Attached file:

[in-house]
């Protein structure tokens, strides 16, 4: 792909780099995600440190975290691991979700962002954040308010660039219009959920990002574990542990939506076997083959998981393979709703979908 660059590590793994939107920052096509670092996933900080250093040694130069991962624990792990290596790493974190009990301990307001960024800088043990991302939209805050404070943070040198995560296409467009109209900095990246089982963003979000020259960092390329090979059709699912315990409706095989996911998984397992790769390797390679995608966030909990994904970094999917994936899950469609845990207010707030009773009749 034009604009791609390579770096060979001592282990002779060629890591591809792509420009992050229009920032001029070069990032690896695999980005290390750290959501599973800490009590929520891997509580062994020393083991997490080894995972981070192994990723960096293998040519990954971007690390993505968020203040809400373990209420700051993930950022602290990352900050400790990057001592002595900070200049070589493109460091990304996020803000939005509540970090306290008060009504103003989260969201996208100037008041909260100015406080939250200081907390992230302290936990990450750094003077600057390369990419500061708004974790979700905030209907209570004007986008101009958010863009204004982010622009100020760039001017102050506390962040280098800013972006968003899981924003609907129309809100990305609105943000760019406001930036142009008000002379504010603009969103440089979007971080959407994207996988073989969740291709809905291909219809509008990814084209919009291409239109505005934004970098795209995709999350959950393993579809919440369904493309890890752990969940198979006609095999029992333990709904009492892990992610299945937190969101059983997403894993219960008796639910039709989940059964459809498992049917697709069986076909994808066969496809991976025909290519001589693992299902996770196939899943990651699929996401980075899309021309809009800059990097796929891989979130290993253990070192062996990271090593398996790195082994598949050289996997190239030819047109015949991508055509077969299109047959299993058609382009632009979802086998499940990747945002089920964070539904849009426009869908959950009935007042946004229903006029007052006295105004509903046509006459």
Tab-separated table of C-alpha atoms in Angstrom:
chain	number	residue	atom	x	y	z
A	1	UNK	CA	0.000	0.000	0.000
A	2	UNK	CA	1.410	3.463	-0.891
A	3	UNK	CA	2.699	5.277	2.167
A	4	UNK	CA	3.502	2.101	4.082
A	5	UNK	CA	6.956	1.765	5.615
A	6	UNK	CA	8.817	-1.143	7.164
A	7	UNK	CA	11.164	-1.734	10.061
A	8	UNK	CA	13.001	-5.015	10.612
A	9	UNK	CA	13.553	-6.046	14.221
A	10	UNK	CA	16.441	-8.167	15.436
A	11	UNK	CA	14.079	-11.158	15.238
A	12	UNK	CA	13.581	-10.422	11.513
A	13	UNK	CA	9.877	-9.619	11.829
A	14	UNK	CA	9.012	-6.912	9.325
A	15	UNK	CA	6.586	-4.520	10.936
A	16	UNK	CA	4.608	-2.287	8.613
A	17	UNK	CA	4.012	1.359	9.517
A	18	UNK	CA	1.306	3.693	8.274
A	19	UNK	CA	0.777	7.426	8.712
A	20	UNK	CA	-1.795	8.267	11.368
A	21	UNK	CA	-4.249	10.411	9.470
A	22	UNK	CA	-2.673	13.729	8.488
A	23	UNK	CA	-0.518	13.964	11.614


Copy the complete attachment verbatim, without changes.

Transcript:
[in-house]
């Protein structure tokens, strides 16, 4: 792909780099995600440190975290691991979700962002954040308010660039219009959920990002574990542990939506076997083959998981393979709703979908 660059590590793994939107920052096509670092996933900080250093040694130069991962624990792990290596790493974190009990301990307001960024800088043990991302939209805050404070943070040198995560296409467009109209900095990246089982963003979000020259960092390329090979059709699912315990409706095989996911998984397992790769390797390679995608966030909990994904970094999917994936899950469609845990207010707030009773009749 034009604009791609390579770096060979001592282990002779060629890591591809792509420009992050229009920032001029070069990032690896695999980005290390750290959501599973800490009590929520891997509580062994020393083991997490080894995972981070192994990723960096293998040519990954971007690390993505968020203040809400373990209420700051993930950022602290990352900050400790990057001592002595900070200049070589493109460091990304996020803000939005509540970090306290008060009504103003989260969201996208100037008041909260100015406080939250200081907390992230302290936990990450750094003077600057390369990419500061708004974790979700905030209907209570004007986008101009958010863009204004982010622009100020760039001017102050506390962040280098800013972006968003899981924003609907129309809100990305609105943000760019406001930036142009008000002379504010603009969103440089979007971080959407994207996988073989969740291709809905291909219809509008990814084209919009291409239109505005934004970098795209995709999350959950393993579809919440369904493309890890752990969940198979006609095999029992333990709904009492892990992610299945937190969101059983997403894993219960008796639910039709989940059964459809498992049917697709069986076909994808066969496809991976025909290519001589693992299902996770196939899943990651699929996401980075899309021309809009800059990097796929891989979130290993253990070192062996990271090593398996790195082994598949050289996997190239030819047109015949991508055509077969299109047959299993058609382009632009979802086998499940990747945002089920964070539904849009426009869908959950009935007042946004229903006029007052006295105004509903046509006459």
Tab-separated table of C-alpha atoms in Angstrom:
chain	number	residue	atom	x	y	z
A	1	UNK	CA	0.000	0.000	0.000
A	2	UNK	CA	1.410	3.463	-0.891
A	3	UNK	CA	2.699	5.277	2.167
A	4	UNK	CA	3.502	2.101	4.082
A	5	UNK	CA	6.956	1.765	5.615
A	6	UNK	CA	8.817	-1.143	7.164
A	7	UNK	CA	11.164	-1.734	10.061
A	8	UNK	CA	13.001	-5.015	10.612
A	9	UNK	CA	13.553	-6.046	14.221
A	10	UNK	CA	16.441	-8.167	15.436
A	11	UNK	CA	14.079	-11.158	15.238
A	12	UNK	CA	13.581	-10.422	11.513
A	13	UNK	CA	9.877	-9.619	11.829
A	14	UNK	CA	9.012	-6.912	9.325
A	15	UNK	CA	6.586	-4.520	10.936
A	16	UNK	CA	4.608	-2.287	8.613
A	17	UNK	CA	4.012	1.359	9.517
A	18	UNK	CA	1.306	3.693	8.274
A	19	UNK	CA	0.777	7.426	8.712
A	20	UNK	CA	-1.795	8.267	11.368
A	21	UNK	CA	-4.249	10.411	9.470
A	22	UNK	CA	-2.673	13.729	8.488
A	23	UNK	CA	-0.518	13.964	11.614